Swift's mature metamorphosis is going swimmingly so far: "Shake It Off" debuted at No. 1 on the Billboard Hot 100, the album is arguably the best of her career, and industry forecasters expect it to sell 800,000 to 900,000 first-week copies -- the best sales week for an album in 2014. As 1989 arrives Oct. 27 on Big Machine Records, Swift reveals the reasons behind her professional and personal transformations. "I've gone through so many phases and I've had to learn so much in front of the entire world," she says. "I feel much more equipped to deal with things now."
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Your music and your life have both totally changed since your last album. What's going on?
I like to look at albums as being sort of statements. Visually, sonically, emotionally, I like them all to have their own fingerprint. This time I'm kind of just doing whatever I feel like. I felt like making a pop album, so I did. I felt like being very honest and unapologetic about it, so I did. I felt like moving to New York -- I had no reason to, it wasn't for love or business -- so I did. I felt like cutting my hair short, so I did that, too. All these things are in keeping with living my life on my own terms. That's what I've been celebrating about this phase in my life because it has made me really, really happy.
Is that why you made "Shake It Off" the first single? It's sort of like a mission statement about doing your own thing.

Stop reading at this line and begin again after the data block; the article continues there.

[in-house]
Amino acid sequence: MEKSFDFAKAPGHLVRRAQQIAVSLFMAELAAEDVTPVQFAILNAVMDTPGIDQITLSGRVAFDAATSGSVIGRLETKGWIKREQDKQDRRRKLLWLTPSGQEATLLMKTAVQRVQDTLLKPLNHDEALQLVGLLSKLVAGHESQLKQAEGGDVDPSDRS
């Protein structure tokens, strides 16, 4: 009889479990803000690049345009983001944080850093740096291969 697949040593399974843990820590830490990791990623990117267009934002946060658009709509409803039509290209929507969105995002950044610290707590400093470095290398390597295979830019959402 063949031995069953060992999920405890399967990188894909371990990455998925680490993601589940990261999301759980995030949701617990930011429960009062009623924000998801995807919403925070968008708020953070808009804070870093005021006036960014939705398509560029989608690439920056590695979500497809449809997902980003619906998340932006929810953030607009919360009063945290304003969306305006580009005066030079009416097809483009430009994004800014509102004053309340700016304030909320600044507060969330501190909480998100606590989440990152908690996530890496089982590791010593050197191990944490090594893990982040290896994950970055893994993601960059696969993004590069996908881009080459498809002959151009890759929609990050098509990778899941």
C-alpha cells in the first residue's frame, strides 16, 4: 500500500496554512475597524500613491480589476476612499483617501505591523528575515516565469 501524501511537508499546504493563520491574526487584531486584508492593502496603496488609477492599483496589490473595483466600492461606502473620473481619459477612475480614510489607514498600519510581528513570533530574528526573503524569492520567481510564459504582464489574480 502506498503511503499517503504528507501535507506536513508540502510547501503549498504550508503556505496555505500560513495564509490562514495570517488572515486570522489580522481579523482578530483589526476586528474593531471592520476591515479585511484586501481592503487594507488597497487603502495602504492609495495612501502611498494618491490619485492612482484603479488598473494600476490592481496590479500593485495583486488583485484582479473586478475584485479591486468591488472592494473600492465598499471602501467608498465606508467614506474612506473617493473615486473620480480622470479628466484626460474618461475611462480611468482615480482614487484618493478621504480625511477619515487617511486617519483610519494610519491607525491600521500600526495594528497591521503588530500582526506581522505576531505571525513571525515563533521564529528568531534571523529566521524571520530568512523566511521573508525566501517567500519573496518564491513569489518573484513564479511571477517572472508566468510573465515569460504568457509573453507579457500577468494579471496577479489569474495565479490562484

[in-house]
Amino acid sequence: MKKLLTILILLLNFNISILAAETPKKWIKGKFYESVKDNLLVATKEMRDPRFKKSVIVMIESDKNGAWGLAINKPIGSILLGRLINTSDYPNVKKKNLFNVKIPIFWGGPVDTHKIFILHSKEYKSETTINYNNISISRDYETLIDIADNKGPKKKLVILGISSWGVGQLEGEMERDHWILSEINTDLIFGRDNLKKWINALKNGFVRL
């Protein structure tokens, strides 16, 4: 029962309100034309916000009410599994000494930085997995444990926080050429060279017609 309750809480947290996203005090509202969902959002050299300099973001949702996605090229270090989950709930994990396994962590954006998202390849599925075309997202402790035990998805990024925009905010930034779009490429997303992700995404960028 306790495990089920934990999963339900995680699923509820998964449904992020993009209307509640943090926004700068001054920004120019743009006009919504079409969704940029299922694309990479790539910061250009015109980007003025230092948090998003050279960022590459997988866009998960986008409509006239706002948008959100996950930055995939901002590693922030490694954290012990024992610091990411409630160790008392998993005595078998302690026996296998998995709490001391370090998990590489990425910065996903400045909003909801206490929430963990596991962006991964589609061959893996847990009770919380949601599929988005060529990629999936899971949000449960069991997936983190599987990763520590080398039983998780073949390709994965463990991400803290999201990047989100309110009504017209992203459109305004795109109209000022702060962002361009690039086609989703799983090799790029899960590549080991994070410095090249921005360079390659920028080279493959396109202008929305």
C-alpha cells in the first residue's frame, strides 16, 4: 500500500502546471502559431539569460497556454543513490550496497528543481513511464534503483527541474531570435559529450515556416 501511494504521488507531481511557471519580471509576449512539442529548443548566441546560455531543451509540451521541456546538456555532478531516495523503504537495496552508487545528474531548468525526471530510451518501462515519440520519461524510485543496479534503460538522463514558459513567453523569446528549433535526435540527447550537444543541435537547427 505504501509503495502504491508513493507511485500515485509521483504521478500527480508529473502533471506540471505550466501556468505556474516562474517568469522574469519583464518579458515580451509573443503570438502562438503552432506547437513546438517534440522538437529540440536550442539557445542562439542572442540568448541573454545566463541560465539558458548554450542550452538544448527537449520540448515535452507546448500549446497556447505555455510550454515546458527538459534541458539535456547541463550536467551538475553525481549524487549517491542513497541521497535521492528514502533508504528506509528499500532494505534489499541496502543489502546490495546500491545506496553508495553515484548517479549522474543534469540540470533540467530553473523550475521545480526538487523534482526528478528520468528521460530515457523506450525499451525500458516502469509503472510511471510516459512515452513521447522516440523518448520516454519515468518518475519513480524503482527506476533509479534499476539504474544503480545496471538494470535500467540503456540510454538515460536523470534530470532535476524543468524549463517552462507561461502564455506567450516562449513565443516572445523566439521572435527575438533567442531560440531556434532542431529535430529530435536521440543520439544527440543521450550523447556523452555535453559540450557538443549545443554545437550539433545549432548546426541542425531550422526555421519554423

"Shake It Off" is about how I deal with criticism and gossip and humiliation and all those things that used to level me. Now I deal with those things by laughing at them. I didn't want it to feel victimized. Four years ago I put out a song called "Mean" from the perspective of "Why are you picking on me? Why can I never do anything right in your eyes?" It was coming from a semi-defeated place. Fast-forward a few years and "Shake It Off" is like, "You know what? If you're upset and irritated that I'm just being myself, I'm going to be myself more, and I'm having more fun than you so it doesn't matter."
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Relocating to Manhattan seemed to be really key for you -- you start 1989 off with "Welcome to New York."
That song is about the kind of wide-eyed optimism with which I approached my move to New York. I was so excited by the idea of embarking on a new adventure, and the way that that song sounds is basically mirroring that emotion, like, "Anything's possible here."
In the past you've had a lot of so-called "ex--boyfriend" songs. What about this album?
I think "boycentric" is the word people sometimes use for it, but it's not a very boycentric album because that hasn't been the focus for me. In the last two years it has not been a priority. So if there's a song about relationships, it's reflecting back on an old relationship and what I learned from it. I don't think anyone from my past or in my life will be really upset by this album. This is the most excited I've ever been about an album -- it in no way feels like, "Oh, this again..."
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What makes 1989 so exciting?